Armando Salguero

Super Bowl? Right or wrong, the Miami Dolphins have picked their path

Former Kansas City Chiefs wide receiver Albert Wilson is among the weapons the Dolphins have added for Ryan Tannehill.
Former Kansas City Chiefs wide receiver Albert Wilson is among the weapons the Dolphins have added for Ryan Tannehill. TNS

It’s become increasingly obvious there are only two ways the Miami Dolphins will win a Super Bowl in the next few years: Maybe God reaches out and touches quarterback Ryan Tannehill and suddenly he begins playing like one of the NFL’s most elite passers. Or maybe the team drafts a quarterback who’s viable enough to play, suggesting a relatively early-round selection, and that new guy becomes the Drew Brees or Aaron Rodgers of his generation.

That’s it.

That’s the pathway choices to a Dolphins championship by, say, 2023ish.

If one of those two improbable things don’t happen relatively soon, this team ain’t winning a Super Bowl before we’re well into the next decade. This team ain’t getting off the mediocre treadmill anytime soon.

This franchise will continue being what it has been since for decades -- one that promises a chase at greatness but has never actually delivered or even come close.

So we’re at something of a crossroads because the Dolphins could really use one of the two improbable options to work out. I know you could use it, too.

And I can report that based on every action the Miami braintrust has taken so far this offseason, they seem to be banking on Tannehill while seemingly sliding the idea of finding that unpolished draft gem to a hot stove back burner.

Why do I say this?

Last week the Dolphins found themselves in a situation where they could easily have escaped Tannehill’s contract and thus their commitment to the player after the 2018 season.

The team could have easily decided that Tannehill, 30 in July, would have the ‘18 season to finally prove himself and then move on because his contract easily offered that option.

But that’s not the path Adam Gase, Mike Tannenbaum and Chris Grier chose. The Dolphins last week not only didn’t put any prove-it pressure on Tannehill for this season but actually relieved him of it and effectively made him their guy this year and next year.

In restructuring Tannehill’s contract, the Dolphins stamped him with a seal of confidence. Remember, the quarterback hasn’t thrown a pass since December 2016. He’s coming off multiple ACL injuries. No matter.

The Dolphins made the contract moves that turned $16 million from Tannehill’s 2018 base salary into bonuses and in so doing saved $11.1 million in salary cap space this year.

But the move added approximately $5.6 million to Tannehill’s cap cost in both 2019 and 2020.

So Tannehill’s cap cost, originally $21.5 million in 2019 rockets to over $26.6 million. And the cost of walking away from Tannehill, should he play poorly this coming season, goes from $2.3 million total to $13.4 million.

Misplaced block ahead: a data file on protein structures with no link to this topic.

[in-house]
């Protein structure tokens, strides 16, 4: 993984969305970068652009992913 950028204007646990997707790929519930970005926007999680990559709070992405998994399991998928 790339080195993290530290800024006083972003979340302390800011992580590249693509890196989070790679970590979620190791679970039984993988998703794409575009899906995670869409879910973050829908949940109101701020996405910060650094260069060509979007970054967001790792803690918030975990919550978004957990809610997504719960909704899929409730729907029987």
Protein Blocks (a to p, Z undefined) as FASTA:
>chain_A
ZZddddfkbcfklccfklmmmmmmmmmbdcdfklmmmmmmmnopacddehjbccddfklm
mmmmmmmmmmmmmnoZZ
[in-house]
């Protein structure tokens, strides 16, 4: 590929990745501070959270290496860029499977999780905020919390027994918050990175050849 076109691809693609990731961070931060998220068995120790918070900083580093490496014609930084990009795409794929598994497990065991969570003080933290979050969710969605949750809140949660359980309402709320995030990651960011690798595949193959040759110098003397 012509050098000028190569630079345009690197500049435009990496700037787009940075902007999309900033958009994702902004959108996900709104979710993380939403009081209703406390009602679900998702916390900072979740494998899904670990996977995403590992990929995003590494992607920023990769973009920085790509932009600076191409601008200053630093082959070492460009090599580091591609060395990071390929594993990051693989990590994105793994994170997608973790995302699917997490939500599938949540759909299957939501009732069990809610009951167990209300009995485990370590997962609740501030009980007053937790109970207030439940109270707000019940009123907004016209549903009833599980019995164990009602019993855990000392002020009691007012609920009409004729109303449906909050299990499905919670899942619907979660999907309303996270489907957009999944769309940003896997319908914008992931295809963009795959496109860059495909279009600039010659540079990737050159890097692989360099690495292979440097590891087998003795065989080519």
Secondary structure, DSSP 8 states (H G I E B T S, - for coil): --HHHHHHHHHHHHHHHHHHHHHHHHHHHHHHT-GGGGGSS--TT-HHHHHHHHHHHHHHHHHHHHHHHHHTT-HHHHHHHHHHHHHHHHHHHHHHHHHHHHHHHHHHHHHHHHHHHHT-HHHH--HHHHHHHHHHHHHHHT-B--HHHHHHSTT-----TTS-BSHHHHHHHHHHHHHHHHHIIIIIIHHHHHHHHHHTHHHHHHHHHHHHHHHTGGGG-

In other words, the knot tying Tannehill to the Dolphins -- to Gase and Tannenbaum and Grier -- got tighter.

And if you don’t think the financial workings and reworkings spoke clearly enough, then simply look at what has happened since free agency began.

The Dolphins added a starting left guard in Josh Sitton -- their signature free agent addition so far.

The Dolphins felt the need to move on from starting center Mike Pouncey for injury concerns and cap reasons, but they immediately replaced him with Daniel Kilgore, another experienced center.

The team added an experienced and accomplished slot receiver in Danny Amendola.

The team added a fast and (they say) versatile receiver in Albert Wilson.

The Dolphins have tried to upgrade the receiver room and the offensive line. Who should that directly benefit?

The quarterback.

Ryan Tannehill.

And the team isn’t done trying to improve the cast around Tannehill. There will be at least one and perhaps two tight end additions the remainder of this offseason. There will be at least one and possibly two running back additions the remainder of this offseason.

The team also wants to re-sign backup tackle Sam Young in case either Laremy Tunsil or Ja’Wuan James is injured.

All are moves to help the team’s forever quarterback.

So this is the spot where a critical thinker would argue none of this precludes the Dolphins from drafting a quarterback to eventually replace Tannehill.

And I concede, that looked quite possible weeks ago. The Dolphins were acting as if they might even be interested in one of the top guys in the first round.

But that first-round quarterback thing isn’t as likely now. It’s apparent that at least three and perhaps four quarterbacks will be taken before the Dolphins pick No. 11 overall in the first round next month.

So would the Dolphins reach for a lower graded quarterback at No. 11 after basically going all-in on Tannehill both fiscally and in resources expended?

Would they load up on the Tannehill plan and then ostensibly abandon the Tannehill plan by picking a QB in the first round?

I suppose anything can happen. The Dolphins do need a backup quarterback.

But reach for that backup quarterback in the first round? When jobs are on the line this season and the men on that line just tied themselves to Tannehill for a longer term?

It doesn’t seem that is what the Dolphins are planning.

It seems if (enormous if) the Dolphins are going to win a championship in the next few years, they’re betting that somehow Ryan Tannehill is going to be the one to get them there.

Follow Armando Salguero on Twitter: @ArmandoSalguero

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